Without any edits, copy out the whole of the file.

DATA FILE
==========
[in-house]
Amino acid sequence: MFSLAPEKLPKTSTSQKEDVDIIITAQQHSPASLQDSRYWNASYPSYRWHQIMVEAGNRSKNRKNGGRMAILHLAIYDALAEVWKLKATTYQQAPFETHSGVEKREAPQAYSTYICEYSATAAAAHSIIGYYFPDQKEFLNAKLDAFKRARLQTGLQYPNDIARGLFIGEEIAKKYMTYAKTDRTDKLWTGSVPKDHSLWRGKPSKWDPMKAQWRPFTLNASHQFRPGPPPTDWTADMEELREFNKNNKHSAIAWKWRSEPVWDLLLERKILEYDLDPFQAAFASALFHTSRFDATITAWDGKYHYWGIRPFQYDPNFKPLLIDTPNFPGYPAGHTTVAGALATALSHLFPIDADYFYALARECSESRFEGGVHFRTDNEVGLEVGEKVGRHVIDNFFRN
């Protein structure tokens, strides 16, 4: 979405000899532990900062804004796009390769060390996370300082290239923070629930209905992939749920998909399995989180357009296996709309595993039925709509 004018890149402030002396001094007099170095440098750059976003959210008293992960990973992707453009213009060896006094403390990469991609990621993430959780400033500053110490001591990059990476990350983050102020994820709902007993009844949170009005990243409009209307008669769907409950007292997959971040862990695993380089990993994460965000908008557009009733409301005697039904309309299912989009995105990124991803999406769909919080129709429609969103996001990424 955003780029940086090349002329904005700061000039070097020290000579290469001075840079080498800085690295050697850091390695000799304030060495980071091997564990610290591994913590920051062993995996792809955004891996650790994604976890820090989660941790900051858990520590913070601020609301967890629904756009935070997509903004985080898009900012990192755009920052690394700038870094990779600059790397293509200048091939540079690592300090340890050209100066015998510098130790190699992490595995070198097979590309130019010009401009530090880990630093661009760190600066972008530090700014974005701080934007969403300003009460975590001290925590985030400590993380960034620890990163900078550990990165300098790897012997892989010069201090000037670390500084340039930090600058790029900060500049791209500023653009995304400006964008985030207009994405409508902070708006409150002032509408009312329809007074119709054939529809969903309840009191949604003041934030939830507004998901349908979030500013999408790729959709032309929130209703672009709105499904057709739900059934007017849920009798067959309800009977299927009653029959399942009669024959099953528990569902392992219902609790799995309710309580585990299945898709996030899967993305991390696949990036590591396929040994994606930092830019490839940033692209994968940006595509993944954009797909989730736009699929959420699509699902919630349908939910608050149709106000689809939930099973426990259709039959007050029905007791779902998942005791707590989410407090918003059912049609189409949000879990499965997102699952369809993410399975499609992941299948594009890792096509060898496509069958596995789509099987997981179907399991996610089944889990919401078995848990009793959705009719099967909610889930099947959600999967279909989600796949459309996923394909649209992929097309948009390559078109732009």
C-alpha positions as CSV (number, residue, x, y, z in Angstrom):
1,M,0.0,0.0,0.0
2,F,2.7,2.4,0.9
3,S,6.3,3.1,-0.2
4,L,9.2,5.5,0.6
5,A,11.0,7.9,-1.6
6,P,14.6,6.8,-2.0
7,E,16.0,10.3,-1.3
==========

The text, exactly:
[in-house]
Amino acid sequence: MFSLAPEKLPKTSTSQKEDVDIIITAQQHSPASLQDSRYWNASYPSYRWHQIMVEAGNRSKNRKNGGRMAILHLAIYDALAEVWKLKATTYQQAPFETHSGVEKREAPQAYSTYICEYSATAAAAHSIIGYYFPDQKEFLNAKLDAFKRARLQTGLQYPNDIARGLFIGEEIAKKYMTYAKTDRTDKLWTGSVPKDHSLWRGKPSKWDPMKAQWRPFTLNASHQFRPGPPPTDWTADMEELREFNKNNKHSAIAWKWRSEPVWDLLLERKILEYDLDPFQAAFASALFHTSRFDATITAWDGKYHYWGIRPFQYDPNFKPLLIDTPNFPGYPAGHTTVAGALATALSHLFPIDADYFYALARECSESRFEGGVHFRTDNEVGLEVGEKVGRHVIDNFFRN
């Protein structure tokens, strides 16, 4: 979405000899532990900062804004796009390769060390996370300082290239923070629930209905992939749920998909399995989180357009296996709309595993039925709509 004018890149402030002396001094007099170095440098750059976003959210008293992960990973992707453009213009060896006094403390990469991609990621993430959780400033500053110490001591990059990476990350983050102020994820709902007993009844949170009005990243409009209307008669769907409950007292997959971040862990695993380089990993994460965000908008557009009733409301005697039904309309299912989009995105990124991803999406769909919080129709429609969103996001990424 955003780029940086090349002329904005700061000039070097020290000579290469001075840079080498800085690295050697850091390695000799304030060495980071091997564990610290591994913590920051062993995996792809955004891996650790994604976890820090989660941790900051858990520590913070601020609301967890629904756009935070997509903004985080898009900012990192755009920052690394700038870094990779600059790397293509200048091939540079690592300090340890050209100066015998510098130790190699992490595995070198097979590309130019010009401009530090880990630093661009760190600066972008530090700014974005701080934007969403300003009460975590001290925590985030400590993380960034620890990163900078550990990165300098790897012997892989010069201090000037670390500084340039930090600058790029900060500049791209500023653009995304400006964008985030207009994405409508902070708006409150002032509408009312329809007074119709054939529809969903309840009191949604003041934030939830507004998901349908979030500013999408790729959709032309929130209703672009709105499904057709739900059934007017849920009798067959309800009977299927009653029959399942009669024959099953528990569902392992219902609790799995309710309580585990299945898709996030899967993305991390696949990036590591396929040994994606930092830019490839940033692209994968940006595509993944954009797909989730736009699929959420699509699902919630349908939910608050149709106000689809939930099973426990259709039959007050029905007791779902998942005791707590989410407090918003059912049609189409949000879990499965997102699952369809993410399975499609992941299948594009890792096509060898496509069958596995789509099987997981179907399991996610089944889990919401078995848990009793959705009719099967909610889930099947959600999967279909989600796949459309996923394909649209992929097309948009390559078109732009």
C-alpha positions as CSV (number, residue, x, y, z in Angstrom):
1,M,0.0,0.0,0.0
2,F,2.7,2.4,0.9
3,S,6.3,3.1,-0.2
4,L,9.2,5.5,0.6
5,A,11.0,7.9,-1.6
6,P,14.6,6.8,-2.0
7,E,16.0,10.3,-1.3